Polio returns to Nigeria after two virus-free years

12 Aug 16

Two children have been left paralysed by polio in Nigeria’s Borno state, less than a month after the anniversary that marked two years without a case of the disease in the whole country.


A child being vaccinated for polio

A child being vaccinated for polio


The government and international health machinery will now undertake a sweeping immunisation and surveillance campaign in the affected area in particular, but also across Nigeria and in some neighbouring countries.

Matshidiso Moeti, the World Health Organisation’s regional director for Africa, confirmed the “overriding priority” at the moment is to rapidly immunise all children in the affected region and ensure no more “succumb to this terrible disease”.

Polio can attack the brain and spinal cord and cause irreversible paralysis within hours, leaving its victims permanently disabled.

It is most common in children and spreads in areas with poor sanitation, linking its transmission to conflict.

Until recently, much of Borno state had been under the control of militant group Boko Haram, and largely inaccessible to aid workers.

However after a military campaign by the Nigerian government, humanitarian agencies have been able to make inroads and reach the millions of people trapped in the region with limited access to food, water, sanitation and medicine.

Polio vaccination centres in the state have also been attacked by Boko Haram.

The WHO said it is not unexpected that the disease would be able to spread at a low level in areas where it is difficult to make contact and vaccinate children. It said there were also surveillance gaps in areas of Borno, as well as neighbouring countries.

The health programmes also contend with rumours that immunisation programmes are a plot to sterilise muslims.

As recently as 2012, Nigeria accounted for more than half of all the polio cases worldwide. Since then, the WHO said the country has made substantial strides in beating the disease thanks to concerted efforts by all levels of government, civil society, religious leaders and tens of thousands of health workers.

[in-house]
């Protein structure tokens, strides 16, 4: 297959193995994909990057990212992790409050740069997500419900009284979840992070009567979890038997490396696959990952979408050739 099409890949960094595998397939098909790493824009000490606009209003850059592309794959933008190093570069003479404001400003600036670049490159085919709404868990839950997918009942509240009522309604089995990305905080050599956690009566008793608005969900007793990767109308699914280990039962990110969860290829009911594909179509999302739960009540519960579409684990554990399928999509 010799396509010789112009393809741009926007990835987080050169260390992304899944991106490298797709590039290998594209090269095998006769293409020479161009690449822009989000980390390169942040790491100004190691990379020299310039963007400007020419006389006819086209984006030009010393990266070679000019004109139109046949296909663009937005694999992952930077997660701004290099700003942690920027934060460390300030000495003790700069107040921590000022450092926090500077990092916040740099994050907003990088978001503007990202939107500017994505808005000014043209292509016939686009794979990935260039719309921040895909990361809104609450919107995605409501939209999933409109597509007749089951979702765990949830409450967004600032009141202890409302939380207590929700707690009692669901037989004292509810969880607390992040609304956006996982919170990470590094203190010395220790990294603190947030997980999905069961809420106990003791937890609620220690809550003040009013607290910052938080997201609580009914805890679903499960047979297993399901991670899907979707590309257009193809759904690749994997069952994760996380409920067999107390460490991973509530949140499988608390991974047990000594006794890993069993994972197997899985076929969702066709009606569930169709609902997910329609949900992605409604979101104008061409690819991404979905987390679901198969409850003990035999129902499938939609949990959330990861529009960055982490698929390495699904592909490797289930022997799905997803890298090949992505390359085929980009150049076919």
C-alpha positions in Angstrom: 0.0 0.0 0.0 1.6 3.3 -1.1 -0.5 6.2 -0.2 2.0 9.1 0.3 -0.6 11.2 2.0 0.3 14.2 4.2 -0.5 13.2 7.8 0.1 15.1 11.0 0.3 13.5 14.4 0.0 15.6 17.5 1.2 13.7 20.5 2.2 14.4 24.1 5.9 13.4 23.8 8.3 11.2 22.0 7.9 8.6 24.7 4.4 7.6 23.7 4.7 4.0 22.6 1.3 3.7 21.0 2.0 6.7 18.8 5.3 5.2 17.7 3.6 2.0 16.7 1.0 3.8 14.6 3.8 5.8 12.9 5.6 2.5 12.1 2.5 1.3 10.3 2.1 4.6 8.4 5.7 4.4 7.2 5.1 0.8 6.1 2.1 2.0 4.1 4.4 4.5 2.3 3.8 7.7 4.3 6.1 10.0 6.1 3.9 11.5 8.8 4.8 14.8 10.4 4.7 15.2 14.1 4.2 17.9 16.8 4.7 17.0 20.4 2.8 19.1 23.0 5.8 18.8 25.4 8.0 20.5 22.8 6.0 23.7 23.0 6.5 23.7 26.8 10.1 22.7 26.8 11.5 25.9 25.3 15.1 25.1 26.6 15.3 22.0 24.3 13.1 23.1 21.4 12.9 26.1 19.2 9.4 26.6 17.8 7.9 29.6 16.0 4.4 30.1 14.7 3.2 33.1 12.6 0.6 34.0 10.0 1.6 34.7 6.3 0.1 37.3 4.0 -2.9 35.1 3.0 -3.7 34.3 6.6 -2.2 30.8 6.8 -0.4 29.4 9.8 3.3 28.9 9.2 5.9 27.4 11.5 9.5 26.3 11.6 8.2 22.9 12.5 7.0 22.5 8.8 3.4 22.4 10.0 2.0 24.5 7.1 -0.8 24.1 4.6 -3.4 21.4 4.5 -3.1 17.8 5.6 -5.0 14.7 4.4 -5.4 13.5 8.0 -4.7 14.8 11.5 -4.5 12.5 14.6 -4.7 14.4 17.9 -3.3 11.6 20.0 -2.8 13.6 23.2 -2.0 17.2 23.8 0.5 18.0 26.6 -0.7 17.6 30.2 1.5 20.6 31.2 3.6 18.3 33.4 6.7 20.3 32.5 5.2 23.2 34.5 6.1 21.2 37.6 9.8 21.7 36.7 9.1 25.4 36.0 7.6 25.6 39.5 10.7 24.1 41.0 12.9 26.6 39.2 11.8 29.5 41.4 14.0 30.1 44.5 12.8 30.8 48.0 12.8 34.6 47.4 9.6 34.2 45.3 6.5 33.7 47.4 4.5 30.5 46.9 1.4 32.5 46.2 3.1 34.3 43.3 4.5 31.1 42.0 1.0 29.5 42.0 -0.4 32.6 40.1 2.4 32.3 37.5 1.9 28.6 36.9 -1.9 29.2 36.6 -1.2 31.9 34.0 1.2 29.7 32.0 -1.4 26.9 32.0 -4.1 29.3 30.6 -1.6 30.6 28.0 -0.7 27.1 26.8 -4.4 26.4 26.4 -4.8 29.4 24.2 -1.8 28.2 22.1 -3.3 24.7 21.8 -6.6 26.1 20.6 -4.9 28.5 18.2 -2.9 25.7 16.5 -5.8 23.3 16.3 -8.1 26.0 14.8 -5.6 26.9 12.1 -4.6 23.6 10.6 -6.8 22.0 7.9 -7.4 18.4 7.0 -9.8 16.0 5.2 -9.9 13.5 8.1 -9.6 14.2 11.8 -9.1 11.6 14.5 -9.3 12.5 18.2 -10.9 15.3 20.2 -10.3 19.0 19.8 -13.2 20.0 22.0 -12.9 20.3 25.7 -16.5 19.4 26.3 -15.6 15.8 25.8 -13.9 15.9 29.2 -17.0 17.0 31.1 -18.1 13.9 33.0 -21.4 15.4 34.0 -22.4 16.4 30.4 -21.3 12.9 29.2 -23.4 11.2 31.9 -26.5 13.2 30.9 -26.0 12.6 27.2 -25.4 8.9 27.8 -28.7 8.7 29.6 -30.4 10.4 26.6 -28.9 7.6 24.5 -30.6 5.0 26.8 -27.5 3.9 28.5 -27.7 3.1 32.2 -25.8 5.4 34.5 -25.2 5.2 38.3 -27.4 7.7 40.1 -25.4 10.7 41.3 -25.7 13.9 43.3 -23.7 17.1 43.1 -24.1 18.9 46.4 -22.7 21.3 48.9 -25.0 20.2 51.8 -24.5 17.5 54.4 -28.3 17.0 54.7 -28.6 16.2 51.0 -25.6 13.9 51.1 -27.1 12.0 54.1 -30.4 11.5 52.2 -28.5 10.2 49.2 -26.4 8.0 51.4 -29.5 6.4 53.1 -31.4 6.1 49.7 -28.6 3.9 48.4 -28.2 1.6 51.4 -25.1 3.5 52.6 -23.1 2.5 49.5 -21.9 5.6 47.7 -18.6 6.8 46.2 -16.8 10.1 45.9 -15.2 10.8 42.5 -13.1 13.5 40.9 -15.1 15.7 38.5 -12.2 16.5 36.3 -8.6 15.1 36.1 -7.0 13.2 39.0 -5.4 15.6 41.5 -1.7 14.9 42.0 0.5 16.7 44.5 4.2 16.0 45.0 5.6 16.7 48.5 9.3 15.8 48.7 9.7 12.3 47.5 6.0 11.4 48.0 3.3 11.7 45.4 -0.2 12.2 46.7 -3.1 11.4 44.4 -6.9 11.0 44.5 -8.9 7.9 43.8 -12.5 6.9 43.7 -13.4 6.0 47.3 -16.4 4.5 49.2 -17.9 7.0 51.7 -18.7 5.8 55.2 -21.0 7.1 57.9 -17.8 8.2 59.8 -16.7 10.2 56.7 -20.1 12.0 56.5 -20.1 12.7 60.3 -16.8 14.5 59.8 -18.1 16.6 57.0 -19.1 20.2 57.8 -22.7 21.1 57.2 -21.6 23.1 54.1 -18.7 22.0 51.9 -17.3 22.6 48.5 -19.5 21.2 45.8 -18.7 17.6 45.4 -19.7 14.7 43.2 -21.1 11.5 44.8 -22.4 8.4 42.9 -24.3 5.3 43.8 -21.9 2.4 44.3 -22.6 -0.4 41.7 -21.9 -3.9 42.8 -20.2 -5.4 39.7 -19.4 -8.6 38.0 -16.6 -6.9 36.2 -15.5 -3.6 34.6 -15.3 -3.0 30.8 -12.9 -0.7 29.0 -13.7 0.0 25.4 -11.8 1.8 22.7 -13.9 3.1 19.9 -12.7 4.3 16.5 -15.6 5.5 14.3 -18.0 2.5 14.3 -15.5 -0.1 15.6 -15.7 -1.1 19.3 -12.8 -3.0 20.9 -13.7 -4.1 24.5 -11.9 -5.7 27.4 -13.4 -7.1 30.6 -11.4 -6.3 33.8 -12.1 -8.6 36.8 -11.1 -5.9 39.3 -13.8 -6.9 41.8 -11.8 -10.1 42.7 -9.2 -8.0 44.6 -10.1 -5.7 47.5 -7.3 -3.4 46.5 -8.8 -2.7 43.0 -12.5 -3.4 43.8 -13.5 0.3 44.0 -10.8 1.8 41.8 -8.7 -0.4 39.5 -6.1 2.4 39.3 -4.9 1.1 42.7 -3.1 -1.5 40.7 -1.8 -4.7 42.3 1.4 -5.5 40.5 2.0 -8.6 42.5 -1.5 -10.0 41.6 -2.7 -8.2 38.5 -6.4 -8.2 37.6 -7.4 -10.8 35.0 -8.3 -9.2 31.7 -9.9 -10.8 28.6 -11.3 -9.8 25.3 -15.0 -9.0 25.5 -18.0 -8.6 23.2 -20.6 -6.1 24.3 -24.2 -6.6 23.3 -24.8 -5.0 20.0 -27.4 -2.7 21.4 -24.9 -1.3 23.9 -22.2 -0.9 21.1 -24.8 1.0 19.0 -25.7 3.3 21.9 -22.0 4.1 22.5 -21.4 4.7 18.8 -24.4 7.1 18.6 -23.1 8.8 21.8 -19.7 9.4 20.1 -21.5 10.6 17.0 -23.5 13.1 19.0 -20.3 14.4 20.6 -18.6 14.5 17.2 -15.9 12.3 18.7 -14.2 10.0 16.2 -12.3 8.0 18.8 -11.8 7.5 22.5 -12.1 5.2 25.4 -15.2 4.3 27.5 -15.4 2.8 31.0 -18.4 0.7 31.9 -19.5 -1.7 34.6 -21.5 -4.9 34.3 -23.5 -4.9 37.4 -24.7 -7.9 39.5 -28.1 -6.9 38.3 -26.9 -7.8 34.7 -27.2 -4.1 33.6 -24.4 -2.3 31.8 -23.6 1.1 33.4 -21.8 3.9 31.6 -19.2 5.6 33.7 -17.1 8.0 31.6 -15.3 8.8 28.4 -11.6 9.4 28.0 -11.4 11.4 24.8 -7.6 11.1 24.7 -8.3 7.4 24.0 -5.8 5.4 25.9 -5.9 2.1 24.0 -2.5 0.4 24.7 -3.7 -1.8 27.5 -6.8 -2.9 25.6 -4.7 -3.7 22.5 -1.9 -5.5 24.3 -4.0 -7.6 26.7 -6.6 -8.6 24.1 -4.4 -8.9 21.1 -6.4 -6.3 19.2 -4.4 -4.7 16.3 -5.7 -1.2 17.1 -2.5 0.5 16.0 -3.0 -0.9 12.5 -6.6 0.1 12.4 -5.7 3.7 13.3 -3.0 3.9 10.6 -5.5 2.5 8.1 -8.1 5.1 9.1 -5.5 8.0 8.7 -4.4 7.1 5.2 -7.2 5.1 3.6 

As of 24 July this year, Nigeria had been clear of polio infections for two years. The disease’s revival will be seen as a big setback for the west African country, which had been on track to be declared polio-free in 2017.

Michel Zaffran, director of polio eradication at WHO headquarters, said the organisation is confident that, with a swift response and strong collaboration from the government, polio can be eradicated from the country.

“This is an important reminder that the world cannot afford to be complacent as we are on the brink of polio eradication – we will only be done when the entire world has been certified as polio free,” he said.

Globally, eradication is painfully close. Only 21 cases have been reported in 2016, compared to 34 cases by this time last year.

As well as Nigeria, only two other countries – Pakistan and Afghanistan – are reporting polio. Four out of six WHO regions have been certified as polio-free, and only one of three types of the wild poliovirus are still circulating in the world.

However, the WHO pointed out that Nigeria’s two cases highlight the need to prioritise the immunisation of children in hard-to-reach areas such as the Lake Chad region, which spans several countries in West Africa.

UNICEF agreed that the cases underscore the urgency of eradicating the disease in conflict-affected areas.

“We cannot deny the connection between conflict and the continued threat of polio,” said Reza Houssaini, UNICEF polio eradication director. “These two new cases mean children across the Lake Chad region are now at particular risk.” 

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